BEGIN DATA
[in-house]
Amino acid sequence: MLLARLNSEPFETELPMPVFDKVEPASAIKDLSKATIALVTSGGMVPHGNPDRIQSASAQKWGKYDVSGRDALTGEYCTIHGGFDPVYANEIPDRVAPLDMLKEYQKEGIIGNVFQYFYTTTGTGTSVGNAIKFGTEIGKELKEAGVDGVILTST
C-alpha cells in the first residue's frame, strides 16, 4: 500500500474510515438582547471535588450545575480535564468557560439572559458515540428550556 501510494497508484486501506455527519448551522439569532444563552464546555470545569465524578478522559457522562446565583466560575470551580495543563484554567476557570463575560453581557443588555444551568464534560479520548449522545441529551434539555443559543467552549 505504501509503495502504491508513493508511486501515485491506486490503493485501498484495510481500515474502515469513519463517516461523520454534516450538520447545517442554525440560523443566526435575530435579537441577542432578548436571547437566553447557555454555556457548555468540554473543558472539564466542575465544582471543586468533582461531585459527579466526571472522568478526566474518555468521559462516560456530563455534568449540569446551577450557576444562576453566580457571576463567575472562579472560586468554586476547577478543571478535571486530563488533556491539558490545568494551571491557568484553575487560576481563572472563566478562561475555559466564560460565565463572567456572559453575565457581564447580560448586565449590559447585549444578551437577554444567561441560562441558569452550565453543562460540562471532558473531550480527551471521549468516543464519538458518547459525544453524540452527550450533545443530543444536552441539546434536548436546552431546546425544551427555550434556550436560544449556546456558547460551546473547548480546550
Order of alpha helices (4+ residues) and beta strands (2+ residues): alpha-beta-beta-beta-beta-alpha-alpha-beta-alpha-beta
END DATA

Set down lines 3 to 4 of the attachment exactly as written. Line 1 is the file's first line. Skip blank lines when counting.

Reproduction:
C-alpha cells in the first residue's frame, strides 16, 4: 500500500474510515438582547471535588450545575480535564468557560439572559458515540428550556 501510494497508484486501506455527519448551522439569532444563552464546555470545569465524578478522559457522562446565583466560575470551580495543563484554567476557570463575560453581557443588555444551568464534560479520548449522545441529551434539555443559543467552549 505504501509503495502504491508513493508511486501515485491506486490503493485501498484495510481500515474502515469513519463517516461523520454534516450538520447545517442554525440560523443566526435575530435579537441577542432578548436571547437566553447557555454555556457548555468540554473543558472539564466542575465544582471543586468533582461531585459527579466526571472522568478526566474518555468521559462516560456530563455534568449540569446551577450557576444562576453566580457571576463567575472562579472560586468554586476547577478543571478535571486530563488533556491539558490545568494551571491557568484553575487560576481563572472563566478562561475555559466564560460565565463572567456572559453575565457581564447580560448586565449590559447585549444578551437577554444567561441560562441558569452550565453543562460540562471532558473531550480527551471521549468516543464519538458518547459525544453524540452527550450533545443530543444536552441539546434536548436546552431546546425544551427555550434556550436560544449556546456558547460551546473547548480546550
Order of alpha helices (4+ residues) and beta strands (2+ residues): alpha-beta-beta-beta-beta-alpha-alpha-beta-alpha-beta